Speaking with the Philly Voice, she expressed her goals this way:
"I want to be a magazine editor for my own magazine," she explained, without hesitation. "And I’d also like to continue social action. For the rest of my life.”
English teachers, bibliophiles all, might miss the digital media component of Dias' story if we're too entranced by the story of a young black girl who wants to find books about black girls. We might mistakenly rewrite this story to just be about a girl who looked critically at a bookshelf and demanded better. In the case of #1000blackgirlbooks, it is instructive that Dias named her project with a hashtag. In doing so, she made an instant media channel and initiated an action campaign that moved beyond the bookshelf and into the modern world of agentive activism. We shouldn't gloss over the way this girl saw an injustice and created a media channel to lobby for support.  When she says social action is part of her life's work, that's a far cry from saying she just wants to go read her thousand books.

When CNN reported the story they wrote, "Through word of mouth, the campaign has grown into a global phenomenon." It strikes me that the campaign never would have grown to be a global phenomenon if Dias had relied on the word of mouth.

The story of #1000blackbooks shows how the evolution of texts and communication channels is a political issue that requires teachers- especially English teachers- to look beyond the bookshelf and think about the development of community-ready youth who can leverage emerging communication channels.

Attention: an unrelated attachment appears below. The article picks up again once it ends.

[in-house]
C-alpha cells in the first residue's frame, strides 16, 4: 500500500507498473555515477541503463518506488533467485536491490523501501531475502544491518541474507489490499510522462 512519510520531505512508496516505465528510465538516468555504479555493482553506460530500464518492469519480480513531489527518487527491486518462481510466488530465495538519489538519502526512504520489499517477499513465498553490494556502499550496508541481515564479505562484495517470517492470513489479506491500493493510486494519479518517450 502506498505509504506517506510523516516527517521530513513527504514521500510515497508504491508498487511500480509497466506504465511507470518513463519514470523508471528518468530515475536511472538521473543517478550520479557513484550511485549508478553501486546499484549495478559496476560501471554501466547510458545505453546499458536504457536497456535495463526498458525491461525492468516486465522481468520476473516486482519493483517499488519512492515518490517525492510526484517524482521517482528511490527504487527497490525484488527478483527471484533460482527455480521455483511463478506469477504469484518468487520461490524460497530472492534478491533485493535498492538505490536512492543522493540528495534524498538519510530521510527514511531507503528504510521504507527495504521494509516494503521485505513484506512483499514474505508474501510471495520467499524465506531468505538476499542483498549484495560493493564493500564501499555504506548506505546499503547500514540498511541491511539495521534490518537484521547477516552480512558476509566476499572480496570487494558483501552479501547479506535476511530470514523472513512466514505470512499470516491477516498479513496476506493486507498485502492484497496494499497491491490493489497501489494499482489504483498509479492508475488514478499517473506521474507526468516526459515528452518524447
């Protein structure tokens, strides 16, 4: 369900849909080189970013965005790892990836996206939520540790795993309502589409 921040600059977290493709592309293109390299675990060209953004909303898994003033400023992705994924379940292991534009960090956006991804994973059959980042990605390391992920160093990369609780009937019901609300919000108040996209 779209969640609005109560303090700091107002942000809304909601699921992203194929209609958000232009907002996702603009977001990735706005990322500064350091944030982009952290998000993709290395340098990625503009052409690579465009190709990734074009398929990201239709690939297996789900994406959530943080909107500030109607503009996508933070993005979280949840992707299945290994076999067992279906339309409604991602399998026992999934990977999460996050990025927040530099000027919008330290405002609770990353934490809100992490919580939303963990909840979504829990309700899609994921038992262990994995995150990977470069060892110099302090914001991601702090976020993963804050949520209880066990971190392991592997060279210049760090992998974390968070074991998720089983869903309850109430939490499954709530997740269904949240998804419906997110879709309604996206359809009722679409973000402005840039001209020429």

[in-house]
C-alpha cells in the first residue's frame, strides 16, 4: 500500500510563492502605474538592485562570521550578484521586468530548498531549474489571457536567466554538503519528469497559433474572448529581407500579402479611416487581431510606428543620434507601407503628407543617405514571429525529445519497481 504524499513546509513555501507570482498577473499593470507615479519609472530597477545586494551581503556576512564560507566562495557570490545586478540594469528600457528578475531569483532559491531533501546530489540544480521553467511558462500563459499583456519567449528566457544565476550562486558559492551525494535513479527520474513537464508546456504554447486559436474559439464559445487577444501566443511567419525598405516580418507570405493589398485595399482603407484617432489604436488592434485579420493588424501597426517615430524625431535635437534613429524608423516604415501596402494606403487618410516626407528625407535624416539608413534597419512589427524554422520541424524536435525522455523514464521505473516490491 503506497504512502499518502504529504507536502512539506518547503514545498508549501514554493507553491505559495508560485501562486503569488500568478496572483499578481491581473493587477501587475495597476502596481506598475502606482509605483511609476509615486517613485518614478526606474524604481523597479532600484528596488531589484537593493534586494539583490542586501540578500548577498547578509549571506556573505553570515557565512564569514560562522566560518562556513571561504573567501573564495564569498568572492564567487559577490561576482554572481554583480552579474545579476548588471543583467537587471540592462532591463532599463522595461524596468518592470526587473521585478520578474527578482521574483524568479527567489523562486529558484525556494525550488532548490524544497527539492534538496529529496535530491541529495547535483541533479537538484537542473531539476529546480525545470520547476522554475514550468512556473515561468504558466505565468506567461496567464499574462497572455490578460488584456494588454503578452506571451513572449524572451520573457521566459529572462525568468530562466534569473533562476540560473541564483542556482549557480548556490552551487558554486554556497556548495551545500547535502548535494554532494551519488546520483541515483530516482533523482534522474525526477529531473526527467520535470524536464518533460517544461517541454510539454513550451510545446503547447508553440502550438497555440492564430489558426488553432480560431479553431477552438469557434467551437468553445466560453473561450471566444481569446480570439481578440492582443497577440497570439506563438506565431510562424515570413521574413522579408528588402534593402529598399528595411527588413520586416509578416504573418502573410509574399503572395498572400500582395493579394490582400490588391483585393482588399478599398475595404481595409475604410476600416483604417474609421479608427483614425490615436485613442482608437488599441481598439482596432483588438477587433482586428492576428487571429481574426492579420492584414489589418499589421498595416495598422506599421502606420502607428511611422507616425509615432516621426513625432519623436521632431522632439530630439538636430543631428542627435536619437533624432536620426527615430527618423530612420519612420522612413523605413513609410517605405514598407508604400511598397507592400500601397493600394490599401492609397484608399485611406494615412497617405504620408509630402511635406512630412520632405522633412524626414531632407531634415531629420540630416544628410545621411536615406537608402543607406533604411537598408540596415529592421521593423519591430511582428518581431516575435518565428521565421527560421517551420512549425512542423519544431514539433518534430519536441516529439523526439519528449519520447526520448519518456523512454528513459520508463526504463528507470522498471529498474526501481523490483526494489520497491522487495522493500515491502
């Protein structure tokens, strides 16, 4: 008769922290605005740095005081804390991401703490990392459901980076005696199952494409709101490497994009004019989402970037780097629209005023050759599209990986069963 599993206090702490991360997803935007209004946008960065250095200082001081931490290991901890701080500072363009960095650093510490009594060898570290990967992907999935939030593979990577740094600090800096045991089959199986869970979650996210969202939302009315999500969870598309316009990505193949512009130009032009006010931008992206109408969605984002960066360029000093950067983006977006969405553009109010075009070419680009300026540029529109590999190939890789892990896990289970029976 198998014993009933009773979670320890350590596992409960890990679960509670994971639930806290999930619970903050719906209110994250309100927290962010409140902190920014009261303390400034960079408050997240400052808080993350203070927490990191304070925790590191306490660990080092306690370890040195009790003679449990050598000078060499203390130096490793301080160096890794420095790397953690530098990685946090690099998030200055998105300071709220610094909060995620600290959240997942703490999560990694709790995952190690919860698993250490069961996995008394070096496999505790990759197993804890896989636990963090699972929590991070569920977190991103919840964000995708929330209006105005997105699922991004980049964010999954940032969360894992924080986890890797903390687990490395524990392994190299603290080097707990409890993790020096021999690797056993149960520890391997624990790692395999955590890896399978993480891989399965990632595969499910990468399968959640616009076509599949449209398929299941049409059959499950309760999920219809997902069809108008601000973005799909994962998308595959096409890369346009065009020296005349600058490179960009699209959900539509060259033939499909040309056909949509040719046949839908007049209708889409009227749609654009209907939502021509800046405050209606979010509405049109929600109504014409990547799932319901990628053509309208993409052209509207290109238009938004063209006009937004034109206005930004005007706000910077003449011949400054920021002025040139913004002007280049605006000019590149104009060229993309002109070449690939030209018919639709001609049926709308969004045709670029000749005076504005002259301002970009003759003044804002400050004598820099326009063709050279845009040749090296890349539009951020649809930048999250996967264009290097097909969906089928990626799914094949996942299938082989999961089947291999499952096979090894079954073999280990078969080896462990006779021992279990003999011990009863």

The politics of media literacy

It is always possible, and maybe even likely, that a journalist, or a teacher, might not understand how a young girl's creation of a hashtag creates a channel. The use of social media channels for civic action is still niche use.

At the same time our culture is seeing the emergence of the #blacklivesmatter movement, our schools are struggling to make sense of the complexities of Internet access. Until now, people unfamiliar with Twitter could be forgiven (or perhaps applauded) for not using the social platform but educators need to take note when young people who have historically been seen and not heard find their voices and carve out community leadership roles in online spaces. We surely are reaching a tipping point where educators need to understand the web's potential as a civic platform. What schools have seen up until now as an access gap they must now understand as a participation gap in which some students engage with the world beyond the classroom about issues that are relevant to them, while other students might be asked to tackle perceived skill gaps in texts that don't help them understand their place and their power in the modern world.

Saturday, December 10, 2016

Since last I met with the DWP's CRWP team